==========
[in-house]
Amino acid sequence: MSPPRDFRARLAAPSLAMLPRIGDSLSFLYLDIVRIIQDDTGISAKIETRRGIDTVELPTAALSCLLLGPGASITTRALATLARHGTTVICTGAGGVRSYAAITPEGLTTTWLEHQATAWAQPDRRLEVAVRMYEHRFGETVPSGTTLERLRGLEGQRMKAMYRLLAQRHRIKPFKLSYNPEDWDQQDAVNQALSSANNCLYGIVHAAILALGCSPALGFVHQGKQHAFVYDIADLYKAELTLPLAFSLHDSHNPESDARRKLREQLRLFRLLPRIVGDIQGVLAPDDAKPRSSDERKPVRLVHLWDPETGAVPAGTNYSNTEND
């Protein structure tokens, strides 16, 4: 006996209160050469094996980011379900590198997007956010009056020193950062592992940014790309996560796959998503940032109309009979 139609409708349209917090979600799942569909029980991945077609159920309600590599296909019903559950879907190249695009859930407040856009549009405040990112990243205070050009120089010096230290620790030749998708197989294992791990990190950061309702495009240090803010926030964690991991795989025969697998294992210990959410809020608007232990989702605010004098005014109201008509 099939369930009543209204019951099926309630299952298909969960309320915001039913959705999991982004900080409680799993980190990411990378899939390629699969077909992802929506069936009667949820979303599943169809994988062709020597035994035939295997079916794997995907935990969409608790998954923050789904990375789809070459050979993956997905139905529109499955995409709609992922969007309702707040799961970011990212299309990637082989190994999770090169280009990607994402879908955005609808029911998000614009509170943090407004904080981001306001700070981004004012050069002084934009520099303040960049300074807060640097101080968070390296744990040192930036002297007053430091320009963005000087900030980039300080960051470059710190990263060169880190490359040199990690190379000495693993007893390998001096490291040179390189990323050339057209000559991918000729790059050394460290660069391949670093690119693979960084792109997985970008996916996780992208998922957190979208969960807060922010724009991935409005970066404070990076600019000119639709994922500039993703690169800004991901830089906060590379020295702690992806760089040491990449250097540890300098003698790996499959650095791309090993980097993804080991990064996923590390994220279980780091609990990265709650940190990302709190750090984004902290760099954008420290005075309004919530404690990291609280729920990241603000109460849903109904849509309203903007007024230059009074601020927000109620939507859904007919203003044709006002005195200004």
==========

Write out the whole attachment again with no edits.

[in-house]
Amino acid sequence: MSPPRDFRARLAAPSLAMLPRIGDSLSFLYLDIVRIIQDDTGISAKIETRRGIDTVELPTAALSCLLLGPGASITTRALATLARHGTTVICTGAGGVRSYAAITPEGLTTTWLEHQATAWAQPDRRLEVAVRMYEHRFGETVPSGTTLERLRGLEGQRMKAMYRLLAQRHRIKPFKLSYNPEDWDQQDAVNQALSSANNCLYGIVHAAILALGCSPALGFVHQGKQHAFVYDIADLYKAELTLPLAFSLHDSHNPESDARRKLREQLRLFRLLPRIVGDIQGVLAPDDAKPRSSDERKPVRLVHLWDPETGAVPAGTNYSNTEND
């Protein structure tokens, strides 16, 4: 006996209160050469094996980011379900590198997007956010009056020193950062592992940014790309996560796959998503940032109309009979 139609409708349209917090979600799942569909029980991945077609159920309600590599296909019903559950879907190249695009859930407040856009549009405040990112990243205070050009120089010096230290620790030749998708197989294992791990990190950061309702495009240090803010926030964690991991795989025969697998294992210990959410809020608007232990989702605010004098005014109201008509 099939369930009543209204019951099926309630299952298909969960309320915001039913959705999991982004900080409680799993980190990411990378899939390629699969077909992802929506069936009667949820979303599943169809994988062709020597035994035939295997079916794997995907935990969409608790998954923050789904990375789809070459050979993956997905139905529109499955995409709609992922969007309702707040799961970011990212299309990637082989190994999770090169280009990607994402879908955005609808029911998000614009509170943090407004904080981001306001700070981004004012050069002084934009520099303040960049300074807060640097101080968070390296744990040192930036002297007053430091320009963005000087900030980039300080960051470059710190990263060169880190490359040199990690190379000495693993007893390998001096490291040179390189990323050339057209000559991918000729790059050394460290660069391949670093690119693979960084792109997985970008996916996780992208998922957190979208969960807060922010724009991935409005970066404070990076600019000119639709994922500039993703690169800004991901830089906060590379020295702690992806760089040491990449250097540890300098003698790996499959650095791309090993980097993804080991990064996923590390994220279980780091609990990265709650940190990302709190750090984004902290760099954008420290005075309004919530404690990291609280729920990241603000109460849903109904849509309203903007007024230059009074601020927000109620939507859904007919203003044709006002005195200004």